Many Americans feel distrustful of people who are not like them, and many do not trust our system of government to serve them well. There is much debate in this regard whether the federal character of our system is a help or a hindrance.
The purpose of this short course is to provide you with a brief introduction to some key aspects of federalism in the United States and how they interact with the quality of our politics. Federalism is a large, complex topic. Many specific issues such as elections administration, education, or health care are not covered here. Instead, this short course touches only on aspects likely to be relevant to readers who want to better understand the general nature and value of our federal system in the context of our politically charged circumstances.
The course is arranged in four parts. Part 1 provides a short definition of federalism and its alternatives. Part 2 explains why and how the framers created our federal system of government. They had to do a lot of inventive thinking to get past some fundamental issues of distrust between various state leaders. Part 3 explains how and why the system changed over time. Part 4 provides some modern perspectives on the pros and cons of various forms of American federalism related to our opportunities to be heard, opportunities to compete, accountability, fairness, tyranny, trust, and political polarization.
Three fundamental conclusions are advanced: (1) federalism is important because it touches our lives in many ways; (2) federalism by itself does not guarantee political freedom, fairness, or good quality of life; and (3) much depends on the quality of people we elect to our state and federal offices and what we ask of them.
Portions of this short course are drawn from the following sources: Rozell, M. & Wilcox, C. (2019). Federalism: A very short introduction, Oxford University Press; Kincaid, J. (2017). The eclipse of dual federalism by one-way cooperative federalism; the Encyclopedia of Federalism; and the Congressional Research Service. If this short course increases your appetite to learn more, these are good places to start. A historical timeline of events related to American federalism is available from the Center for the Study of Federalism. The links and end notes contain extra information, including references to other useful books and journal articles.
When the framers drafted our national Constitution in 1787, their use of federalism made republican government possible on a scale large enough to include each of the states. Until then, there were two main ways of governing territories. A unitary system consolidates all sovereign powers into one central government. In such systems, some powers can be devolved to lower regional layers of administration, but each is responsible to the layer above it, and all are ultimately responsible to the one central government. Great Britain is an example of a unitary system.[i] The other form of government is a confederation where all power originates in the individual provinces or states and where a weak central government has only those powers the states explicitly delegate to it. The thirteen colonies established such a confederation after the War of Independence and fairly quickly replaced it with the federal system we have today.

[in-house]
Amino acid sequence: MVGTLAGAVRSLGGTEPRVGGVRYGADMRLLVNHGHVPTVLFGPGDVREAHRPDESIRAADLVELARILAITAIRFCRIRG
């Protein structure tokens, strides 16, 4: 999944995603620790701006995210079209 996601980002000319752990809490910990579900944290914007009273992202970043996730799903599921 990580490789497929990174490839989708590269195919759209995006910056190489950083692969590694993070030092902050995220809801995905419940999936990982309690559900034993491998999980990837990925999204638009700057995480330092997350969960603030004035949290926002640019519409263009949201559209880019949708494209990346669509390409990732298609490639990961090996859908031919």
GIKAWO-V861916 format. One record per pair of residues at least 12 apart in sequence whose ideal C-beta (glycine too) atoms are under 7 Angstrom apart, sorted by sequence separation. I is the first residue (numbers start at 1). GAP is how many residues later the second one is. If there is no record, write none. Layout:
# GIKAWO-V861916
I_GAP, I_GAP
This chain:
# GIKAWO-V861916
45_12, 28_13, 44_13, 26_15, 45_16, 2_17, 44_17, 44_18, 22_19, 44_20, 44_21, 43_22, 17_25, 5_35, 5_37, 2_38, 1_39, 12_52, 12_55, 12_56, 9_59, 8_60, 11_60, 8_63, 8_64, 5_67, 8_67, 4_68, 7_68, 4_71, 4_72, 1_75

In contrast to the unitary and confederation models, U.S. federalism divides and shares powers between the federal government and the states. Each state has all powers not explicitly delegated to the federal government or reserved to the people.
Because of this arrangement, the states play vital roles in our lives: elections, state courts, policing, immigration, business regulation, environmental regulation, education, healthcare, roads, land-use policies (zoning), and even creating local governments! Most of the world’s 197 recognized governments are unitary. At least 25 countries have federal systems. Among these are Argentina, Australia, Belgium, Brazil, Canada, Ethiopia, Germany, India, Malaysia, Nepal, Nigeria, Pakistan, Russia, South Africa, Spain, Switzerland, the United States of America, and Venezuela.[ii] Together, these countries are home to 43 percent of the world’s population.
© Center for Free, Fair, and Accountable Democracy
This booklet is to be used only for civic education.
It may be copied and distributed only for non-profit, non-partisan, educational purposes and only with proper credit to the Center for Free, Fair, and Accountable Democracy.
Written by Peter Alexander and Douglas Addison
for the Center for Free, Fair, and Accountable Democracy.
John Kincaid, Robert B. and Helen S. Meyner Professor of Government and Public Service,
Director of the Meyner Center for the Study of State and Local Government,
President of the Center for the Study of Federalism
Mark J. Rozell, Dean and Ruth D. and John T. Hazel Chair in Public Policy,
Schar School of Policy and Government,
George Mason University
Cheryl Cook-Kallio, Review Board
Mark Molli, Advisory Board
The reviewers are not responsible for any errors of omission or commission.
CFFAD is a non-profit organization providing non-partisan civic education.
Cover image: U.S. Department of Commerce, Economics & Statistics Admin., U.S. Census Bureau